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Yes, gotta love that golden fuel eh!
TDIguy,
quote:
That is nice looking BD, but a shakem test is not a recognized ASTM test and clarity is only one of the tests that BD must pass. It gives you no idea of residual methanol, soap or catylst, all of which can be held in solution. In addition the shakem up test is in effect also washing the BD. I suspect there is a small boundary layer in your test.

All of the things you mention above are easily tested for at home and I do, and none of them have ever been an issue. Besides other testing methods, the pHLip test will test for Catalysts, Glycerins, Soaps, Acids and Aged (oxidized) fuel. You can see where I did multiple tests using the pHLip test in the WBD and GL's Push/Pull thread to determine the affects of the WBD or push/pull with and without neutralizing the caustic. Both methods were proven to make quality fuel.
http://www.phliptest.com/
quote:
I based my statement on both experience and what I have read. My first and only attempt at WBD resulted in a nasty emmusion which required hot salt water to break.

I would suggest something went wrong with your procedure or method.
quote:
My favourite guide book is by Jon Van Gerpen of the University of Idaho, and it is clear in all process it discusses there is a need for a formal wash step, whether water or dry wash.

Yes, you need to get out the residual soap and glycerin, this can be done by removing the methanol and letting the soaps and glycerin rapidly settle out (dry wash), woodchips or resins can also be used to filter out the soap and glycerin or finally there is the water wash for removing the methanol, soaps and glycerin. All are valid methods since they all have been proven to remove the residual soaps and glycerin.
quote:
Frankly, why would you risk damage to your engine, rapid deteriation in storage or potential bacteria growth by not washing and drying your fuel?

Those are all hazards of water washing your fuel, TDIguy. Not drywashing hazards. I would never risk damage to my engines, that's why I am so anal about quality testing. Wink
Using water to wash an engine fuel is far from ideal on many different levels, and Van Gerpen would agree. See a paper authored by one of his students here: http://make-biodiesel.org/imag...20of%20biodiesel.pdf
Here is a snippet from it:
quote:
Traditionally, the soap and trace amounts of glycerin are removed by washing with water. This involves mixing water with the biodiesel, agitating them gently, and then allowing them to separate. The soap and glycerin are extracted into the water phase and removed when the water is separated from the solution.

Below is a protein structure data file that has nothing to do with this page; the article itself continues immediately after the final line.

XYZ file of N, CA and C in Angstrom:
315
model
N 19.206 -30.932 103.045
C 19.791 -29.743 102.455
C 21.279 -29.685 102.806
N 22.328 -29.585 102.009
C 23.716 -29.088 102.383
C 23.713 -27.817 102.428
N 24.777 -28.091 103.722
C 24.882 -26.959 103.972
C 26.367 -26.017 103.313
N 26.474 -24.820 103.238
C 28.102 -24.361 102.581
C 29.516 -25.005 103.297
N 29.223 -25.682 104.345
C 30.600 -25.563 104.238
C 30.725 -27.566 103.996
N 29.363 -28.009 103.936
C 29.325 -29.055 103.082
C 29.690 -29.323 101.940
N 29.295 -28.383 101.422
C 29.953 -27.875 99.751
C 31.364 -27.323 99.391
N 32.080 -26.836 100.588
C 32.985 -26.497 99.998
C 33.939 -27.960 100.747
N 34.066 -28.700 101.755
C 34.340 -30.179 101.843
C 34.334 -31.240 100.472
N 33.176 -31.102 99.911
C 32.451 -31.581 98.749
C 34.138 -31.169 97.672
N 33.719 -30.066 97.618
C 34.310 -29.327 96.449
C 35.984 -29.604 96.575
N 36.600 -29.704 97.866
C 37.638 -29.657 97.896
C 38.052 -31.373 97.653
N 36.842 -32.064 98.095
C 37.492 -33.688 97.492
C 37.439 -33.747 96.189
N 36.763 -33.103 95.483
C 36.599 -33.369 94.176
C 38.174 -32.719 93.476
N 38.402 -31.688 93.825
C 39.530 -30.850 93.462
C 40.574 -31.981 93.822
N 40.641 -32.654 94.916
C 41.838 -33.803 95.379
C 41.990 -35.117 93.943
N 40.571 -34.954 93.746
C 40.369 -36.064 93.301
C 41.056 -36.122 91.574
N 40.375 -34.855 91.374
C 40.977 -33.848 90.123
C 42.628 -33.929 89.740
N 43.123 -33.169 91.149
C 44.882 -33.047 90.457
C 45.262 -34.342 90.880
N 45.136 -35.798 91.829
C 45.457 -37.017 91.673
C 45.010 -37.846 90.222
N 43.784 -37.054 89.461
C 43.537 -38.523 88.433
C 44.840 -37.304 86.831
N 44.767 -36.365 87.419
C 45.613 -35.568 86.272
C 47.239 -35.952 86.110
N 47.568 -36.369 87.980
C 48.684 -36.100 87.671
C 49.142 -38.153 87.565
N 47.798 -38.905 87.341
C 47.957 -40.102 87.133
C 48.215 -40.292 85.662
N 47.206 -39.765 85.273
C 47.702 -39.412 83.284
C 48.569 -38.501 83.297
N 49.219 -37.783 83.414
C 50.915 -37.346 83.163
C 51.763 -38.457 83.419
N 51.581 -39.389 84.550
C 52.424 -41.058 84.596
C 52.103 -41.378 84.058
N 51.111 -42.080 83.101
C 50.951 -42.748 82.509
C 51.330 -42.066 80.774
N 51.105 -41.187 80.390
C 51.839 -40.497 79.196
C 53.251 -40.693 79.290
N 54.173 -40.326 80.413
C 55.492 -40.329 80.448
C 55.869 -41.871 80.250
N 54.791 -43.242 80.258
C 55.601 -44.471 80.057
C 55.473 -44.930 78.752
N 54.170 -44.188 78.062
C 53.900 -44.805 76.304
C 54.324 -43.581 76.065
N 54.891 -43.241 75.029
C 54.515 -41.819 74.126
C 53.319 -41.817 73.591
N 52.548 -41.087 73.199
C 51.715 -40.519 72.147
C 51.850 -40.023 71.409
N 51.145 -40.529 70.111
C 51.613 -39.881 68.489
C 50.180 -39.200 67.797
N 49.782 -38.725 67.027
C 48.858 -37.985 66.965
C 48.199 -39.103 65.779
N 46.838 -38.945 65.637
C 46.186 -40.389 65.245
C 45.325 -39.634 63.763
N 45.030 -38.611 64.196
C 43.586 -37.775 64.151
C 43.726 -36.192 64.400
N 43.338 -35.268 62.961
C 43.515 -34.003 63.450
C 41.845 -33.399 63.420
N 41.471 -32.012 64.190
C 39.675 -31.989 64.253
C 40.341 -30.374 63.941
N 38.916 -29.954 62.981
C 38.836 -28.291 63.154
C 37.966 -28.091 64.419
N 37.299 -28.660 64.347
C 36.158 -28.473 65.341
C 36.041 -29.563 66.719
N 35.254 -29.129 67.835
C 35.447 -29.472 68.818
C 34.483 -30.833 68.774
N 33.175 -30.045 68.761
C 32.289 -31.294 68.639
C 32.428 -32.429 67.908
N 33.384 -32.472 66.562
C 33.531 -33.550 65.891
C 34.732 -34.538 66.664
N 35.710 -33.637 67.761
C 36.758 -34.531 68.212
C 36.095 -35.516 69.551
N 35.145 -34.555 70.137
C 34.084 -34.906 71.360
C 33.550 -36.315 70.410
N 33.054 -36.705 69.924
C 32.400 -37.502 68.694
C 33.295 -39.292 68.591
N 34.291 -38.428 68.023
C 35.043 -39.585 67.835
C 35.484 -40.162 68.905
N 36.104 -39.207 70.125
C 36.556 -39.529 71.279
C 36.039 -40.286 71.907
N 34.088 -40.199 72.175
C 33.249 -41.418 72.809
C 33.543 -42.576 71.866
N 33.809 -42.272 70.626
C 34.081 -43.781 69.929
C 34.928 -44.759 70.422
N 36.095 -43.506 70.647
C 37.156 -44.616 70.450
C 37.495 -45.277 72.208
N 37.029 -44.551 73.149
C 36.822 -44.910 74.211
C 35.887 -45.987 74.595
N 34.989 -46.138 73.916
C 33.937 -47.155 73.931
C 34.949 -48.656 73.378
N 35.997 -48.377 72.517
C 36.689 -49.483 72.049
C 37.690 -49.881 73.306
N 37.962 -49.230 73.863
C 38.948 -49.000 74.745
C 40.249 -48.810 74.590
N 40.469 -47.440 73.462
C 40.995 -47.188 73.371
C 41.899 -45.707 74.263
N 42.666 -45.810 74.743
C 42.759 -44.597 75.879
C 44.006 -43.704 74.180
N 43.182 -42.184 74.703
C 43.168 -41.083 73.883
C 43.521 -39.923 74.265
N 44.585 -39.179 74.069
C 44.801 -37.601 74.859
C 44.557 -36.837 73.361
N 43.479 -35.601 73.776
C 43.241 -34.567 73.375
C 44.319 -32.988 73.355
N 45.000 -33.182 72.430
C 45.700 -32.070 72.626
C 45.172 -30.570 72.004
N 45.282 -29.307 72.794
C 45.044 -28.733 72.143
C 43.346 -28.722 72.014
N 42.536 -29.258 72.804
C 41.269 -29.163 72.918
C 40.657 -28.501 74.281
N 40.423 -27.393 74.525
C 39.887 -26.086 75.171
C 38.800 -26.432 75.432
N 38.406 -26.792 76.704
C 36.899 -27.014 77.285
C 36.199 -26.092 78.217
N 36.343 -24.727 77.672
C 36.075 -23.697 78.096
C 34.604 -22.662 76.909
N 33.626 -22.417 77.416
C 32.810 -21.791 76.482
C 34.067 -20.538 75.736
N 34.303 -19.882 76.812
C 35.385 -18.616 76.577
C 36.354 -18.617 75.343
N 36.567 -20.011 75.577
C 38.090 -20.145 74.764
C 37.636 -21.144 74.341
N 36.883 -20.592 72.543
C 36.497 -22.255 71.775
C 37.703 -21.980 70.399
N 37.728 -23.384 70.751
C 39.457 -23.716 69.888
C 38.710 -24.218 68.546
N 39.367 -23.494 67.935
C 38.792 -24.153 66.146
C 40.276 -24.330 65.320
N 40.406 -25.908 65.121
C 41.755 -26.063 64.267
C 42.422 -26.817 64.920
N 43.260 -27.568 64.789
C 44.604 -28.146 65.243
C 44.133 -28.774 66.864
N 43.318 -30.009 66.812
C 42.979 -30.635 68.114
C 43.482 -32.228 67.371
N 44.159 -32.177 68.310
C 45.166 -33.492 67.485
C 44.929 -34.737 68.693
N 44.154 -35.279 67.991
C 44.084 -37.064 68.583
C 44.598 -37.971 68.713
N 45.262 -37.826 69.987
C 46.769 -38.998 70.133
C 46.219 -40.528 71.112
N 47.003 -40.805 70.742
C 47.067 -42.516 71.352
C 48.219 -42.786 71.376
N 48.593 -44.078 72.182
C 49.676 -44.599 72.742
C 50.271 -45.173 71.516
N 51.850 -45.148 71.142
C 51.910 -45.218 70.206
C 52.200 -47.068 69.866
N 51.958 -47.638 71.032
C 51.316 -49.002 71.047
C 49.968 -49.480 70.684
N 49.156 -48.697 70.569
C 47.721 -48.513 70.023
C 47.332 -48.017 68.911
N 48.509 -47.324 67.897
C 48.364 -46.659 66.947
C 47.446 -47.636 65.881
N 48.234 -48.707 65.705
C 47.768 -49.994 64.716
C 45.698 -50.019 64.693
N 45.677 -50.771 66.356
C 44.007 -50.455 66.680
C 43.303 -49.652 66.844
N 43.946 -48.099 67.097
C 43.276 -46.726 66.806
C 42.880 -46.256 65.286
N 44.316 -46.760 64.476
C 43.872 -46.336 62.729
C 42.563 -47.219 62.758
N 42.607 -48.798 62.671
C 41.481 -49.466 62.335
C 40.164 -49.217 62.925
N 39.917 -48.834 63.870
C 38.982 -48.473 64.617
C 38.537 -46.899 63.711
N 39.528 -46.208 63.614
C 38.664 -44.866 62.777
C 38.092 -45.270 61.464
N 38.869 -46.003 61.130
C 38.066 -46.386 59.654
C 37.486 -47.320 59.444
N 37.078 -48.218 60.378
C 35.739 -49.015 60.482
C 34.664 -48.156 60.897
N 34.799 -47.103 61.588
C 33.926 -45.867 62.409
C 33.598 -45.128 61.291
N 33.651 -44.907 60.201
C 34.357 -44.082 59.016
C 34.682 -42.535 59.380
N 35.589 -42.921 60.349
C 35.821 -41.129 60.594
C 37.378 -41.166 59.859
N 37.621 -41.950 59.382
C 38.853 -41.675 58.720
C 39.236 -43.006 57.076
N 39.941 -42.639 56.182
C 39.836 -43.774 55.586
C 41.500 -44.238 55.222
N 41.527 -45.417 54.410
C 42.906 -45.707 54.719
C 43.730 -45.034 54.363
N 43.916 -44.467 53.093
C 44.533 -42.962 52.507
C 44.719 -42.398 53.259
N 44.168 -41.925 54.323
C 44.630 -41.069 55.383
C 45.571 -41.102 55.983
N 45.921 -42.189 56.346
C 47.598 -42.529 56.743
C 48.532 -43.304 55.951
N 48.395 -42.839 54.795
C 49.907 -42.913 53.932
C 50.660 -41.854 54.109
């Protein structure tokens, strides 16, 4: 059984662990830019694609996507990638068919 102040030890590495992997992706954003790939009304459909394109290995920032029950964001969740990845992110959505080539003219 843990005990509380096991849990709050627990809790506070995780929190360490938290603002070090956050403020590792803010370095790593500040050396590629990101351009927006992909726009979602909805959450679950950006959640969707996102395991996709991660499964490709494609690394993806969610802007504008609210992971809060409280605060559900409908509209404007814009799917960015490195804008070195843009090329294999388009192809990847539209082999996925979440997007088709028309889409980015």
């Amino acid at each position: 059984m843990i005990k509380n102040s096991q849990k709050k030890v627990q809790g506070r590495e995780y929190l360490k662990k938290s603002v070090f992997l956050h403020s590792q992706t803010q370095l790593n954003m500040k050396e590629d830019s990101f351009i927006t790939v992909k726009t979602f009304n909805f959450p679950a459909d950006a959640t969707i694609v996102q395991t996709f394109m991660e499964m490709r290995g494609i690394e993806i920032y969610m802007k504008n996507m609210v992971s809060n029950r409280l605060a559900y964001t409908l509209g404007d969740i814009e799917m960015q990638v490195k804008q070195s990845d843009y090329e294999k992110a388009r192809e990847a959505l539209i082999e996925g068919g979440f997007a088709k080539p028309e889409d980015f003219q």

The use of water to wash the biodiesel feedstock causes many problems.
Water washing produces a large amount of waste water that must be treated.
Water washing introduces water to the fuel that can cause it to degrade.
After water washing, the fuel must be dried. This causes an increased energy cost.
Water washing with a high soap level biodiesel can lead to emulsions that can cause significant yield loss and other plant operational problems.
Water washing can require a great deal of time for drying, multiple washes and water-biodiesel separation.
Prior to use, wash water must be deionized to remove metal ions, such as calcium and magnesium that could be transferred to the fuel causing the fuel to be out of specification for those compounds. (Bryan, 2008)
As an alternative to water washing, several methods are available to remove soap and glycerin from biodiesel.

One day water washing will entirely be a thing of the past, mark my words! It simply does not make good sense anymore. Smile
Cheers,
Jon
 
Location: Wellington County, Ontario Canada | Registered: February 07, 2008Reply With QuoteReport This Post
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If you WBD and do not wait for the soaps to settle out but proceed to water wash you will run the risk of emulsion, in the same way that if you do not limit the amount of glyc getting into the wash cycle after the reaction.

Aggressive water washing is done with a fuel that is very low in soaps and that can be achieved by using a dedicated settling tank so that the glycerine stays below the drain level of the standpipe when the transfer takes place.

As Jon says though, water washing is old news. You can get much more positive results from WBD using a dry media for purification, although the time allotted for allowing the soaps to settle out after the methanol has been removed goes a long way toward prolonging the life of your dry media, whichever type that might be.

Whether the WBD method is used or the separate glyc/biodiesel purification method the most beneficial methodology is to let the soaps settle out as much as time will allow.

HTH



** Biodiesel Glycerine Soap - The Guide
- on 5 continents helping people make & sell soap from the Biodiesel Glycerine.


 
Location: :-) Great White North eh ? | Registered: December 10, 2004Reply With QuoteReport This Post
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Tnank you Guys...grea8 Information..keep Posting....

This message has been edited. Last edited by: Akash Warma,
 
Registered: September 25, 2015Reply With QuoteReport This Post
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One day water washing will entirely be a thing of the past, mark my words! It simply does not make good sense anymore.
Cheers,
Jon


There is one thing that water washing can do Jon that other methods cannot.

If the water wash method is aggressive enough towards the latter end of washing and left for long enough then the monoglycerides present can be emulsified and removed.

It is suprising the amount contained in biodiesel that passes 3/27 or similar tests.

I water wash but sometimes settle and centrifuge, if using the latter the mono's will still be present.
 
Location: YORK UK | Registered: April 27, 2014Reply With QuoteReport This Post